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Lichen Sclerosus
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Lichen sclerosus, also known as lichen sclerosus et atrophicus, is a chronic skin thinning disorder of unknown etiology. It is known for creating white, angular, well-defined, papules and plaques. The mean age of onset is 50 years in women and 43 years in men. It can also occur in children but it is much more common in women than men with an incidence ratio of 10:1. It is generally asymptomatic but in the female genital area symptoms such as erosions, painful urination, and painful intercourse may occur. Men may develop recurrent inflammation and pain of the foreskin and even phimosis, a painful stricture of the foreskin around the end of the penis.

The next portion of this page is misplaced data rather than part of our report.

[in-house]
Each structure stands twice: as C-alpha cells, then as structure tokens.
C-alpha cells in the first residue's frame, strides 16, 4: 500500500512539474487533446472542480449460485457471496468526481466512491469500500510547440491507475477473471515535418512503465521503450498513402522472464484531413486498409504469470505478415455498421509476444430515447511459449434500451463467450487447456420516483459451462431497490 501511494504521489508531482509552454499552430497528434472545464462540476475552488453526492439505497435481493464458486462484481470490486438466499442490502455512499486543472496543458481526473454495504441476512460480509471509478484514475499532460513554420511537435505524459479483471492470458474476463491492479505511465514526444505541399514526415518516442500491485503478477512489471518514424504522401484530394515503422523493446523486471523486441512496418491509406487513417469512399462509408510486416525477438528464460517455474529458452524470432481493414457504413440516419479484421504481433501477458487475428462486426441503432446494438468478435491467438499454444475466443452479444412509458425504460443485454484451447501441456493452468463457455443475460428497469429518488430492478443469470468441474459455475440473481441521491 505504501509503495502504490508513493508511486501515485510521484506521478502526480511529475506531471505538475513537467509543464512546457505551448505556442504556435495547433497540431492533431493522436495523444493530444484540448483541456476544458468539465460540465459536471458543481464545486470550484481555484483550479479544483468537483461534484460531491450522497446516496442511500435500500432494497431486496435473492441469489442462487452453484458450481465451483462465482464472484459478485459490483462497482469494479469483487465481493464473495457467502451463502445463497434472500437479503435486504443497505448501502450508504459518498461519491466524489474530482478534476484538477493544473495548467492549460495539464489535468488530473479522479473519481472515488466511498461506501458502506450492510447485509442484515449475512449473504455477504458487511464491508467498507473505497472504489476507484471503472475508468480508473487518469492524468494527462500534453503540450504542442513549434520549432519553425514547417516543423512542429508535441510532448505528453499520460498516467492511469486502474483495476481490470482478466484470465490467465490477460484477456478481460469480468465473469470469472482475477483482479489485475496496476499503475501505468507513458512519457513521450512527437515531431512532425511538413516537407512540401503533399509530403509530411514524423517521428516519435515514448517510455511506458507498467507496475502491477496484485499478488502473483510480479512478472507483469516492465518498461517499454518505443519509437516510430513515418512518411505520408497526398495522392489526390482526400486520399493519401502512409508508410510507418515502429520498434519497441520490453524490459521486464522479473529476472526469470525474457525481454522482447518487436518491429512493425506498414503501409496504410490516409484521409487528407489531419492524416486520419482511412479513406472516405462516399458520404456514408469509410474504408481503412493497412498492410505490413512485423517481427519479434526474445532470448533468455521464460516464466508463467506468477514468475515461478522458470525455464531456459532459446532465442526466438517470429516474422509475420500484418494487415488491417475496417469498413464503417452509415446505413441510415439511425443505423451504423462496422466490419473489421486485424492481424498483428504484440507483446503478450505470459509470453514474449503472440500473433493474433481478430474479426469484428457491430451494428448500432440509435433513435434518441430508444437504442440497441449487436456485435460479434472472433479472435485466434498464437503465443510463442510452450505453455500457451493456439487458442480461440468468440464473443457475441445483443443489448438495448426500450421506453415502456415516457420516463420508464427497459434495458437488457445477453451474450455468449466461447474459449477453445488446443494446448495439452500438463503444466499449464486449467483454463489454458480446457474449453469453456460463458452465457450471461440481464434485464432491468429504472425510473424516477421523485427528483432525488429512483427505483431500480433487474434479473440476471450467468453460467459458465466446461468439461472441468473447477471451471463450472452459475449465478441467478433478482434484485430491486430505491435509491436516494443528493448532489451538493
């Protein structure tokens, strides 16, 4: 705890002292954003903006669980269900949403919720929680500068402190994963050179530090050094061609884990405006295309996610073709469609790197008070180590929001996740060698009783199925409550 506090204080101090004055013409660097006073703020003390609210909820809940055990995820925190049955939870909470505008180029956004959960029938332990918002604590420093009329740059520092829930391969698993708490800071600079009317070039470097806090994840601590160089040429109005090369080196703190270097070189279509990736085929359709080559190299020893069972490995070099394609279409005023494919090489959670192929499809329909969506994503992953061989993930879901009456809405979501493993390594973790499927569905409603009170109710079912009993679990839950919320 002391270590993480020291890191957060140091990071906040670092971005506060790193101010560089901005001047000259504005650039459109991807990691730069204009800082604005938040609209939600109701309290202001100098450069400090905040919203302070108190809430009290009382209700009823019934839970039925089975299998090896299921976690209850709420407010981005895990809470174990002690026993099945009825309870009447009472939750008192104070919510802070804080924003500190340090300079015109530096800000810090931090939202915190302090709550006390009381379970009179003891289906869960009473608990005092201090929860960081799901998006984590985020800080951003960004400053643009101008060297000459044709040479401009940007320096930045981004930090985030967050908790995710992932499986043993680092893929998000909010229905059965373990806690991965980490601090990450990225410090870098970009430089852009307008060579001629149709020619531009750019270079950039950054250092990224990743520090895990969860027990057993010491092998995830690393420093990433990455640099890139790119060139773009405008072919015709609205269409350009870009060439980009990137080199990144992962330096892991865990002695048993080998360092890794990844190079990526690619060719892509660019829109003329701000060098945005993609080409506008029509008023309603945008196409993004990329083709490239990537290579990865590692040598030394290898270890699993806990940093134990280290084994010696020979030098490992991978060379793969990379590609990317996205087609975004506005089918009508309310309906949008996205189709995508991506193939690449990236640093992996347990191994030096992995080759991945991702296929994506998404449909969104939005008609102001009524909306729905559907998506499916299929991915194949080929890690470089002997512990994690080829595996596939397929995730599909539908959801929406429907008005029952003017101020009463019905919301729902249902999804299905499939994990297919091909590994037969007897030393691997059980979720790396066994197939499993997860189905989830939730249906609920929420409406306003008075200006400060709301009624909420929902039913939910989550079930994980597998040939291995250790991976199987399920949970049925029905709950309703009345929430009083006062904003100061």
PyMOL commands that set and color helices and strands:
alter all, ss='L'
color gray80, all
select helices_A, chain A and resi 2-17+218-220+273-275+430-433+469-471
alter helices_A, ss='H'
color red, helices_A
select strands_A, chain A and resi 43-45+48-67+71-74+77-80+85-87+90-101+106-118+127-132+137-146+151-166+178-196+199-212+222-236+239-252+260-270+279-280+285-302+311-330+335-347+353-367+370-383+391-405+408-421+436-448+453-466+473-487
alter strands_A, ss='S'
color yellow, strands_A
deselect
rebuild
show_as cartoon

In this condition the skin develops a porcelain white, semi-transparent appearance resembling something like mother-of-pearl. On non-genital skin it is generally found on the torso, mainly the upper back, neck, axillae, periumbilical, and the ventral wrists. On the genital skin of women it is usually around the vulva and perineum areas sometimes showing a figure-of-eight distribution in the anogenital area. In men the area of involvement is the glans and undersurface of the foreskin. Although slight there is a risk of developing squamous cell carcinoma in lesions involving the genital skin. Involvement of the general skin can have remissions but not generally in the genital lesions.

Treatment is with topical corticosteroids. In unresponsive cases the use of anti-malarials such has hydroxycholoroquine can be used. In men, circumcision can relieve symptoms of phimosis and may result in remission.

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